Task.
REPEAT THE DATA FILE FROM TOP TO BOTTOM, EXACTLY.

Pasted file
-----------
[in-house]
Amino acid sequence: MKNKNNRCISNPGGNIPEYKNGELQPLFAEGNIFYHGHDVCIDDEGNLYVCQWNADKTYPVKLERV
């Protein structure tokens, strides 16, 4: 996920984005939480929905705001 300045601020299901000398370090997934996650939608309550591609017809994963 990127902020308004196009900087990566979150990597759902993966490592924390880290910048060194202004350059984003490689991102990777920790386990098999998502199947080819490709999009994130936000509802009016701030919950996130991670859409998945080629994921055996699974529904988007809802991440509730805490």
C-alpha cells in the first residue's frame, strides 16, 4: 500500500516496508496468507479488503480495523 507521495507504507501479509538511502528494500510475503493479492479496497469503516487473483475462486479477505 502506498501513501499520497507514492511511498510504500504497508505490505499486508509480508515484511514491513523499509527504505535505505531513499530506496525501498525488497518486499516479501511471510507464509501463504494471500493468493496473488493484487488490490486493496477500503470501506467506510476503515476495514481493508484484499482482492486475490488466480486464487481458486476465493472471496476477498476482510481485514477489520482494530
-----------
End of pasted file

[in-house]
Amino acid sequence: MKNKNNRCISNPGGNIPEYKNGELQPLFAEGNIFYHGHDVCIDDEGNLYVCQWNADKTYPVKLERV
């Protein structure tokens, strides 16, 4: 996920984005939480929905705001 300045601020299901000398370090997934996650939608309550591609017809994963 990127902020308004196009900087990566979150990597759902993966490592924390880290910048060194202004350059984003490689991102990777920790386990098999998502199947080819490709999009994130936000509802009016701030919950996130991670859409998945080629994921055996699974529904988007809802991440509730805490």
C-alpha cells in the first residue's frame, strides 16, 4: 500500500516496508496468507479488503480495523 507521495507504507501479509538511502528494500510475503493479492479496497469503516487473483475462486479477505 502506498501513501499520497507514492511511498510504500504497508505490505499486508509480508515484511514491513523499509527504505535505505531513499530506496525501498525488497518486499516479501511471510507464509501463504494471500493468493496473488493484487488490490486493496477500503470501506467506510476503515476495514481493508484484499482482492486475490488466480486464487481458486476465493472471496476477498476482510481485514477489520482494530